Opened in 1976, the Porsche Museum is located right near the Porsche factory in Stuttgart, Germany. When it was first created by a then much smaller company, the museum featured only 20 exhibits, displayed in rotation, and very little parking space. It was meant as a 'rolling museum' for the fleet of circa 300 Porsche cars it had restored and in full driving order.

Following the opening of Mercedes-Benz's museum in Stuttgart in 2006, Porsche decided it was time to up its game and expand its facility. Investing over €100 million into its development and construction, the facility was eventually opened in January 2009. Spanning over 5,600 square meters, the museum features over 80 exhibits with many rare, restored cars, such as the Porsche 911.

Built as a whole experience, the Porsche Museum features a large, interactive, multimedia wall for visitors to learn about the firm's history. A sophisticated restaurant serving Mediterranean food can also be found within the museum. All around the building are cars and memorabilia from Porsche's history as a brand.

The world's 48th most valuable brand according to Interbrand's yearly study, widely considered as a reference in the industry, Porsche was established in 1931 in Germany by Ferdinand Porsche with headquarters in Stuttgart. Its initial main business was consulting on vehicle development work, but the company didn't actually build any cars itself.

One of the first orders the company landed was from the German government to design a car for the people - 'Volkswagen' - which transpired into the Beetle. From that point on, the Porsche 64 was developed and introduced in 1939. The first model sold by the company was, however, the Porsche 356 in 1947.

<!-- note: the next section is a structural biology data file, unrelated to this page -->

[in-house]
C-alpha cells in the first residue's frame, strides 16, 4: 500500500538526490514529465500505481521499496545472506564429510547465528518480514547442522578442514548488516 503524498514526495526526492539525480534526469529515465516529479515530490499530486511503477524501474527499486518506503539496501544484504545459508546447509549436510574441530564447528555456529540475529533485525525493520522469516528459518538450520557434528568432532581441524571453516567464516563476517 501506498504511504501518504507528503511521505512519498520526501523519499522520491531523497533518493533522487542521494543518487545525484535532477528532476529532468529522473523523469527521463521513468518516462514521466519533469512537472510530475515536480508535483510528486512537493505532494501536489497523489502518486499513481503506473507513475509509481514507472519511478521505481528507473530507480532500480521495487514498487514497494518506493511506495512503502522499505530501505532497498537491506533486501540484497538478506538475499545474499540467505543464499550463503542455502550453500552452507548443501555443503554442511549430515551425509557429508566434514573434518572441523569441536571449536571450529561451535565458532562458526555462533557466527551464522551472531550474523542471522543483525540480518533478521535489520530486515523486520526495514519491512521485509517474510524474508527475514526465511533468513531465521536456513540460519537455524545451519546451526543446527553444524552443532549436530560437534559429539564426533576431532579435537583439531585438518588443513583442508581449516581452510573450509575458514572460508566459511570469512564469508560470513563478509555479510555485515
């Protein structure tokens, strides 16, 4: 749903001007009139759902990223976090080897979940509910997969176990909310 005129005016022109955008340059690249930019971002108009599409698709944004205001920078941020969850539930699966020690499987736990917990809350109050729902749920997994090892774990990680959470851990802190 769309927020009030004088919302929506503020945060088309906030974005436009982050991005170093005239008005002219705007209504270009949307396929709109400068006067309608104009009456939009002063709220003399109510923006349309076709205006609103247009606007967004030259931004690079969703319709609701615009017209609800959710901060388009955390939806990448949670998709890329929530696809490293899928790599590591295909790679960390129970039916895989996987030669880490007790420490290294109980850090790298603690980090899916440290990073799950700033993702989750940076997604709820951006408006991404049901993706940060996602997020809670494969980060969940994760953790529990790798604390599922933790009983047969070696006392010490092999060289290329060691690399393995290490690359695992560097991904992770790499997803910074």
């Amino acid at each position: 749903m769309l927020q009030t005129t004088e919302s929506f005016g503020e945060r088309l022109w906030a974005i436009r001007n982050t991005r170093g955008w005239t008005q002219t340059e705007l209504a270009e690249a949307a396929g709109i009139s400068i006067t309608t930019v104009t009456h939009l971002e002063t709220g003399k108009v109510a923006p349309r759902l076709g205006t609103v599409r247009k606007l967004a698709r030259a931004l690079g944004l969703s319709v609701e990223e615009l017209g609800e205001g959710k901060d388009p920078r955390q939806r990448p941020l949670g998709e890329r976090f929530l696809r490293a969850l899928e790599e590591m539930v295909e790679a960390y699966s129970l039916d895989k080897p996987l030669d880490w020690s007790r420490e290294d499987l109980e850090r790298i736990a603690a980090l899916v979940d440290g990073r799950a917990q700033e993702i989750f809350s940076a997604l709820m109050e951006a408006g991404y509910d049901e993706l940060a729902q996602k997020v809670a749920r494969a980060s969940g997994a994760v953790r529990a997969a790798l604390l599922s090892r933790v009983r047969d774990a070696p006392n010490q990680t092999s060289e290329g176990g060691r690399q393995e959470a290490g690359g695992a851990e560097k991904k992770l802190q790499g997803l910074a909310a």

Throughout the next decades, Porsche grew its product line and ameliorated its cars in a recovering European climate after the second World War. During the 1970s, Porsche family members, believing the company had scaled too much, appointed an executive board to execute the company's operations. A move inspired by Honda's 'no family members in the company' policy in Japan.

After some attempts at mergers and acquisitions, which briefly shot up Volkswagen to being the most valuable company in the world, Porsche merged with Volkswagen. As a result, the combined group controls a number of brands such as Audi, Seat, Skoda, Bentley, Bugatti and Lamborghini.

The company's over nine decades of existence have created several models during its early years that, following the strong success of the brand, have grown into valuable collector's items. Porsches 356, built during the 1950s, for example, now trade for over $250,000 amongst collectors, ie, more than a brand new Porsche.

"If you go back 25 years, you were able to purchase some exotic cars for about $25,000." Christophe Boribon, auction manager for Shannons explained Drive. "Today they're worth $1 million or more. Some of those cars have actually outstripped property prices when you look at it from that point of view. It's incredible the number of classic cars in the past 3 years or so that have now exceeded the $1 million mark."

The retro 911 is however far from the most valuable Porsche car ever sold. Earlier this year, a 1970 Porsche 917K previously driven by actor Steve McQueen was sold for $14,08 million at auction to a Swiss collector. The model that also won the 24h Le Mans in 1970, she was featured in the eponymous movie where she was driven by Steve McQueen. It was the most expensive Porsche ever sold.

Initially bought by the late pilot, Jo Siffert. The 917K was later bought in 1978 by Pierre Prieur, a French collector. Following his death, the car resurfaced in 2001 and was sold at auction for 2 millions francs (€300,000) to Swiss collector, Jean-Pierre Clément. He was then the one who sold her at auction in August 2017 for over $14 million.